There are marijuana breathalysers out there but there is no clear correlation between how much THC (the psychoactive component of cannabis) can be objectively linked to impaired driving.
Then, there’s also the issue that THC, which is detectable via blood in a person’s system for a month, and stored in a person’s fat cells, lingers in the user’s body long after their high has worn off.
Also, while THC levels might spike as soon as a person has smoked a joint, their driving skills might not yet be impaired since it might not have reached their brain.
Though countries like Canada have legal limits when it comes to the amount of THC that can be in a driver’s system, an anecdotal VICE investigation found that it was nonetheless confusing to both, the drivers and the authorities.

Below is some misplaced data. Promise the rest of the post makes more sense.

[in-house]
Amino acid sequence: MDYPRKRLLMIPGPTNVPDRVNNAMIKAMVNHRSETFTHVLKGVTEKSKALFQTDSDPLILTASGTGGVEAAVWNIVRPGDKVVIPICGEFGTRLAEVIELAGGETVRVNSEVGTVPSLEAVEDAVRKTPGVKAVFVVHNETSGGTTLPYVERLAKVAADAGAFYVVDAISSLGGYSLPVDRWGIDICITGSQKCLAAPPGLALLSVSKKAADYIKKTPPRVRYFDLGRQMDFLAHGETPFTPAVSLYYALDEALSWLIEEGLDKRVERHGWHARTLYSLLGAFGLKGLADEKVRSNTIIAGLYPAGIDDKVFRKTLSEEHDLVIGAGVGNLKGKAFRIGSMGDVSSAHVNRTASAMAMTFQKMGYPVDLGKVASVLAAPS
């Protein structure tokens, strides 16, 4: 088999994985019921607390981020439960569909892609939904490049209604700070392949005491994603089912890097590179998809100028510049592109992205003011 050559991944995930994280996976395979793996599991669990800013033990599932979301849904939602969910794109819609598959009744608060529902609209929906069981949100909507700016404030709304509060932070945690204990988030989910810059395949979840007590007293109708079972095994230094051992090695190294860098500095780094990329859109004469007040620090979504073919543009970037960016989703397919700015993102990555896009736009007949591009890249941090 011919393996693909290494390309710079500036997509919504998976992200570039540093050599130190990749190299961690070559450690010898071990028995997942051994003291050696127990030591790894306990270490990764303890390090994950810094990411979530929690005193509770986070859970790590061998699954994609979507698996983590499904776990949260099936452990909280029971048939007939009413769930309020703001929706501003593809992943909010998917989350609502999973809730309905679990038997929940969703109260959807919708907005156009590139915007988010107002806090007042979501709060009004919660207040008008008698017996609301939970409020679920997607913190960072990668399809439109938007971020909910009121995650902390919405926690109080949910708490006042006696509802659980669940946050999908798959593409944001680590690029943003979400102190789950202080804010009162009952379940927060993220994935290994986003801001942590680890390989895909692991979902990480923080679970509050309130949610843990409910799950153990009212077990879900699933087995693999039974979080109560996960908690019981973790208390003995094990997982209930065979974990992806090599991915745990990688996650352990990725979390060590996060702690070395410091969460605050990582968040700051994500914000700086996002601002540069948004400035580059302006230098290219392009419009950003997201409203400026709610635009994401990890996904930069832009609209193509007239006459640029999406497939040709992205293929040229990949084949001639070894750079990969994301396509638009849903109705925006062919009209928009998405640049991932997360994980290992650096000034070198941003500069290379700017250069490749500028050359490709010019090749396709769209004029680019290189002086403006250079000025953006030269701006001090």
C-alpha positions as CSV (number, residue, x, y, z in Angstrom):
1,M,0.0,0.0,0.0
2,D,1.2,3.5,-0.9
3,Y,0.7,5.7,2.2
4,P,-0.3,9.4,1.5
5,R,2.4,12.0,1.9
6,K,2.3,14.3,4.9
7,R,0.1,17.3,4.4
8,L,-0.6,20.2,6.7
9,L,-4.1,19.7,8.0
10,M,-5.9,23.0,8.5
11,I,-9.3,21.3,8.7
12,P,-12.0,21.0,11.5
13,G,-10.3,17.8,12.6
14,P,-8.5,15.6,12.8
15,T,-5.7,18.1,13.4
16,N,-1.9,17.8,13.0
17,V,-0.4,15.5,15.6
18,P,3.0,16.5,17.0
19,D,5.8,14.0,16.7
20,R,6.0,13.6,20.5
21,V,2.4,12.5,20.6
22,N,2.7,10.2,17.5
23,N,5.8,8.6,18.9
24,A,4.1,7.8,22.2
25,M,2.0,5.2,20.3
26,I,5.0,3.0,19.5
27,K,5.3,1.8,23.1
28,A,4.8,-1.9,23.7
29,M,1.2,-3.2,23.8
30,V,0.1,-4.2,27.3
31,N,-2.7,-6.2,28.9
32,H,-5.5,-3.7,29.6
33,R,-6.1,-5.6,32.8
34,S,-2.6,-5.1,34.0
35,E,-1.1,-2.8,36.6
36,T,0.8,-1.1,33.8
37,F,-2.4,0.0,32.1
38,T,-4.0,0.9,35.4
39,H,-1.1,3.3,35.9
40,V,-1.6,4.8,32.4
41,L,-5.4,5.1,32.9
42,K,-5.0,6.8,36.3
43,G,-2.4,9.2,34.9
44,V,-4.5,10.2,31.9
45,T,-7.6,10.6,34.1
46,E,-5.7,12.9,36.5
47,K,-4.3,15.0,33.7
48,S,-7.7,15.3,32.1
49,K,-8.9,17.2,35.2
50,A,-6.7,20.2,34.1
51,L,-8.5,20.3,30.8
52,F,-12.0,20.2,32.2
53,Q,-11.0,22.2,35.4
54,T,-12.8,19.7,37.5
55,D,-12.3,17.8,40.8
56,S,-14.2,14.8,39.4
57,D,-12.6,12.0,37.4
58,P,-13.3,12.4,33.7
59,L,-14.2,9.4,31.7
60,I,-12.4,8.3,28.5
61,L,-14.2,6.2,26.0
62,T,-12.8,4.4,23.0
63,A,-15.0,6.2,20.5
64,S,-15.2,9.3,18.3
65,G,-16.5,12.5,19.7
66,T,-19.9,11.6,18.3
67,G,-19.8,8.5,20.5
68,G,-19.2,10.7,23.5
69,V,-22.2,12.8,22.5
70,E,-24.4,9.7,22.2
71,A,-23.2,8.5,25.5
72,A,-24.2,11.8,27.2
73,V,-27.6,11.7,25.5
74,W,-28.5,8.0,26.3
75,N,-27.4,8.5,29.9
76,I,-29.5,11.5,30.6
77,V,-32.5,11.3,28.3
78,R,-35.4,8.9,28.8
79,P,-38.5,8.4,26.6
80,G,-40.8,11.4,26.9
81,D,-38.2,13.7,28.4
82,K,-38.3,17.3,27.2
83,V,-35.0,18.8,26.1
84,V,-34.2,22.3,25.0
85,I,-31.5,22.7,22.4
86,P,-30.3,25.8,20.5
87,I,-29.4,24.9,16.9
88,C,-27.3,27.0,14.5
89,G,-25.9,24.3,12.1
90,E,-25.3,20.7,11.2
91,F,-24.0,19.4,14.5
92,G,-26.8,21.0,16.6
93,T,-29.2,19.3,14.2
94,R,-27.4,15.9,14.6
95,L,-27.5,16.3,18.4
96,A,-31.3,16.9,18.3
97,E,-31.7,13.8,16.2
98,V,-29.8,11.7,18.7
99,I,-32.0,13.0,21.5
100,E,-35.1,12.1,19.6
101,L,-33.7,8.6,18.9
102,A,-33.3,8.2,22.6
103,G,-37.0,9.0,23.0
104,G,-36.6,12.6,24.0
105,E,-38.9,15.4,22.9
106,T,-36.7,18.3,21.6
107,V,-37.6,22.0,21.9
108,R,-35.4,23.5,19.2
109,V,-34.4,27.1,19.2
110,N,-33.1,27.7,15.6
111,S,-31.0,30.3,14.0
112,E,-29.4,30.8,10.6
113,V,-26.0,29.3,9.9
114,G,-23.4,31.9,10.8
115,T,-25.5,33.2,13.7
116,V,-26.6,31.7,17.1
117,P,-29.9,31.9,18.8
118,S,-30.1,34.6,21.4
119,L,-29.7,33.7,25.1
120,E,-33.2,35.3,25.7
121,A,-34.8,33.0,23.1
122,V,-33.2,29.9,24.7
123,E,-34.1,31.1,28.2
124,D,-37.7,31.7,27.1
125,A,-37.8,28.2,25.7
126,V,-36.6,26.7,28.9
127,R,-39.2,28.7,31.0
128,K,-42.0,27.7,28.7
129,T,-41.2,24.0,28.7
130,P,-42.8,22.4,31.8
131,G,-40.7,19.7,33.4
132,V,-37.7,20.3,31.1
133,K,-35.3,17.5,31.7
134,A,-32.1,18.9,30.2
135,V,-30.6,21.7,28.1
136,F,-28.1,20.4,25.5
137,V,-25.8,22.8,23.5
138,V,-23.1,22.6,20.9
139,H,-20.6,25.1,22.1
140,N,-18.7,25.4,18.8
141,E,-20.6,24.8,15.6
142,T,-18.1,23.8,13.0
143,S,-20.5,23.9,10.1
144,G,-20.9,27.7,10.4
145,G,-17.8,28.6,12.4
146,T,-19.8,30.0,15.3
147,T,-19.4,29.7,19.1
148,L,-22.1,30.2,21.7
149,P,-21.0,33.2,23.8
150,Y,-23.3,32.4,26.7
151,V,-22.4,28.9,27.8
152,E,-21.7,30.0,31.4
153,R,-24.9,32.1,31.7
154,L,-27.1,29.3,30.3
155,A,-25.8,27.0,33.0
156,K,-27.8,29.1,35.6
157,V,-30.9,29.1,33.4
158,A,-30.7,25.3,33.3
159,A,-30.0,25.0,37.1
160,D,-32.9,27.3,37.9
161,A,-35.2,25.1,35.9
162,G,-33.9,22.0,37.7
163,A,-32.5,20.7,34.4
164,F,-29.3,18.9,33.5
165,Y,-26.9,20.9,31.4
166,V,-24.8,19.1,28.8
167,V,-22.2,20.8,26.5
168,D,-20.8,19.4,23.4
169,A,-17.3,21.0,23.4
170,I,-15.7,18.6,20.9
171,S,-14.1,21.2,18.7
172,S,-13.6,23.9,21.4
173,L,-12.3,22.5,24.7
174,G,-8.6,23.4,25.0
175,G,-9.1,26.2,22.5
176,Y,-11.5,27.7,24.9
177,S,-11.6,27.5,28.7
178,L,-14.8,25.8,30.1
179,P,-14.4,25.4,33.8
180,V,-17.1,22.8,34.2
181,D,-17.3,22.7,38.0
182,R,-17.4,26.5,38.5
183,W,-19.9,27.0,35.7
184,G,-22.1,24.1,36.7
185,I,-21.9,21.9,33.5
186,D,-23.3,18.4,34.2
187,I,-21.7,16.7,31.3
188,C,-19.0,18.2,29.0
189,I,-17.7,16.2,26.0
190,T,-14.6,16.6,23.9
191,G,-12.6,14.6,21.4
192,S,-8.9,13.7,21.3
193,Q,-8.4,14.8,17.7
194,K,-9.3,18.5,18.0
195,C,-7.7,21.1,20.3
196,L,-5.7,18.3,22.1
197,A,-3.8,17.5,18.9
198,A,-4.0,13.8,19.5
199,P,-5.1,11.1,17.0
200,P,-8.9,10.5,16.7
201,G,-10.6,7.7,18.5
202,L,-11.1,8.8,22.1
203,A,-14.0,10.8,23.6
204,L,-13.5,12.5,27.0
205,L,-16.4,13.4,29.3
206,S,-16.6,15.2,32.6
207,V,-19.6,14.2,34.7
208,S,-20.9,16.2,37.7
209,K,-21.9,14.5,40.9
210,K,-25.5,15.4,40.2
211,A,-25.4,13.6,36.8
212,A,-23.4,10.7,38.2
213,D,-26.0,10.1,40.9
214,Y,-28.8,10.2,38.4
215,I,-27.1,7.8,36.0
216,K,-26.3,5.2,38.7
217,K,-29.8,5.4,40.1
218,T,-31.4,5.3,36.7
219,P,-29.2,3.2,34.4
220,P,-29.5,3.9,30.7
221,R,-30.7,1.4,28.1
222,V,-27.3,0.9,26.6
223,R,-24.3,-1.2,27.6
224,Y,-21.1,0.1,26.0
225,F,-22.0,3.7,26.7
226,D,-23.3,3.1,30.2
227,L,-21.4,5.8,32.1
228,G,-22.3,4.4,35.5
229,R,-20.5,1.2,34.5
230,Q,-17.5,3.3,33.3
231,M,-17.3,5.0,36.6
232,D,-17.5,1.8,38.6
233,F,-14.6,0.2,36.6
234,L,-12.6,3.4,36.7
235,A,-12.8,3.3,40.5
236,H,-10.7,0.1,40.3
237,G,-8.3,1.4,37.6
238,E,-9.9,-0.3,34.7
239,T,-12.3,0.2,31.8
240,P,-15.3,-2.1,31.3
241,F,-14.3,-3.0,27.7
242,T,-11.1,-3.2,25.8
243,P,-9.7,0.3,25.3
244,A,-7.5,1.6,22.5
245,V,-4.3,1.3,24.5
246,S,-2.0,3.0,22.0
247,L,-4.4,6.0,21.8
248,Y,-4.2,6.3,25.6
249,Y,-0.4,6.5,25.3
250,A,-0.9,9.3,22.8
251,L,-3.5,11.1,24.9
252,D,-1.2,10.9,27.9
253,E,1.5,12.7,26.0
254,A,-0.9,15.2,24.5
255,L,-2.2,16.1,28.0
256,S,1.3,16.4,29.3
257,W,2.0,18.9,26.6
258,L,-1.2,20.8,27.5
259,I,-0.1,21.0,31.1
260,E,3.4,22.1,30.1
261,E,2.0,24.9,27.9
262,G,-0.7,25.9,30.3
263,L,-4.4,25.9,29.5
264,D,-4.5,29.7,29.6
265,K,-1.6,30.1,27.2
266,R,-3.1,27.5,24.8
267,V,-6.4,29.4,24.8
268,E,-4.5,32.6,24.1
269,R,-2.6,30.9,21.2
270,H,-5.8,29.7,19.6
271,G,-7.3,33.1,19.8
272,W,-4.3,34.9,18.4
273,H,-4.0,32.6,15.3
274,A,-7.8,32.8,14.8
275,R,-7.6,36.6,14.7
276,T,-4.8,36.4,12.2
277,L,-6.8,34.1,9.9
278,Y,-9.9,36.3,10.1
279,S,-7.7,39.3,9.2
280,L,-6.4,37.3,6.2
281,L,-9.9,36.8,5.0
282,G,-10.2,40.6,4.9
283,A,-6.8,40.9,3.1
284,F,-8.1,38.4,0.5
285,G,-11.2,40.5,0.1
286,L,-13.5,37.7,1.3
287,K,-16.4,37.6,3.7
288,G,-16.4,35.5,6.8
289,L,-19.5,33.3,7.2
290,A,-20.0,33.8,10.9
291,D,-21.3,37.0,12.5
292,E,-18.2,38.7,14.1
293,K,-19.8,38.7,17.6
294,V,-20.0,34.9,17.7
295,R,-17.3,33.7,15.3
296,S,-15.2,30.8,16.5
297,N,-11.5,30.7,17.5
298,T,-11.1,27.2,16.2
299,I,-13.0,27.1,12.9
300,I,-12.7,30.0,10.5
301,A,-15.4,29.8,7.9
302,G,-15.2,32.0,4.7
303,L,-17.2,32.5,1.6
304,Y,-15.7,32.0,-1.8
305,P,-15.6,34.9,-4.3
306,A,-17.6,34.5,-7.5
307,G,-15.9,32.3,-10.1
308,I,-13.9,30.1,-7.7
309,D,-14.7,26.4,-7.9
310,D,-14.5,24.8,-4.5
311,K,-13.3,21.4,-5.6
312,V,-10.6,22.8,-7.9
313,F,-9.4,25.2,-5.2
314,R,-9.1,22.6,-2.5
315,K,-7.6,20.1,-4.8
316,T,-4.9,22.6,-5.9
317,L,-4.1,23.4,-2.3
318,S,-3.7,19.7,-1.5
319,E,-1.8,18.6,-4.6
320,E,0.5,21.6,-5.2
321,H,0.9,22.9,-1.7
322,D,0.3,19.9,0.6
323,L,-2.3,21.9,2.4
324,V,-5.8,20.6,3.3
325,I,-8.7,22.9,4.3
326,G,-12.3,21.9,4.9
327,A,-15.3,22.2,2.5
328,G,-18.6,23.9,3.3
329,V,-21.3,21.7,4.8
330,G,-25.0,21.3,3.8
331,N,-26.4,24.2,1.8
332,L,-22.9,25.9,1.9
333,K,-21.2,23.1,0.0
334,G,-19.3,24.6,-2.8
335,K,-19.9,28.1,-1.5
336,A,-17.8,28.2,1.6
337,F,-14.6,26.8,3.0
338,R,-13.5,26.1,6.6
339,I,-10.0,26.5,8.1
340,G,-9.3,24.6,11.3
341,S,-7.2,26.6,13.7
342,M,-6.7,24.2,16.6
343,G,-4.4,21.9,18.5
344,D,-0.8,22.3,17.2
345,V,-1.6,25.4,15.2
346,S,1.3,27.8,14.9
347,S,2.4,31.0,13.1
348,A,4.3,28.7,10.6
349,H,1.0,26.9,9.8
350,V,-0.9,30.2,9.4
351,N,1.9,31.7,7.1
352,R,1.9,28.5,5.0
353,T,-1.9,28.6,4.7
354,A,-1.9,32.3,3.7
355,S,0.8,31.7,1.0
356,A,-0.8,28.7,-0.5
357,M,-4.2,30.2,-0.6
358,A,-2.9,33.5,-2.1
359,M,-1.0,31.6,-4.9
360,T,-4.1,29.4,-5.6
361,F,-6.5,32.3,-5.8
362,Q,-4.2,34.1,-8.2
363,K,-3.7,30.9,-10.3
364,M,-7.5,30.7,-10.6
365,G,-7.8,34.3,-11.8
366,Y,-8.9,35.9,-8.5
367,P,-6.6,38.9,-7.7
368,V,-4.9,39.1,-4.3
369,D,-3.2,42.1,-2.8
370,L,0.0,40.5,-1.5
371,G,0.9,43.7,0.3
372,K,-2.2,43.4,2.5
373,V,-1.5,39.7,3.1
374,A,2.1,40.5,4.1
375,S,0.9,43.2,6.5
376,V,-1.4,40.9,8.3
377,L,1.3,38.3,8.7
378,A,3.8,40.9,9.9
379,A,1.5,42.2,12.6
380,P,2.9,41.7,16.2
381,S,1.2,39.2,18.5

And it’s the same for patients in states which have legalised medical marijuana. Despite the law stating that no one, not even a patient, is allowed to drive after consuming cannabis, the ambiguity of what is considered “low levels” provides a proverbial pothole for users.
In Australia, roadside drug tests have often come back with false results, making people question their veracity. Meanwhile, in most countries in Asia, where weed is often socially acceptable but continues to be illegal and criminalised, these tests are impossible to administer. Add to that the fact that roads in countries like India have far more traffic and obstacles, and you realise that there is no global evidence to link safety and smoking up.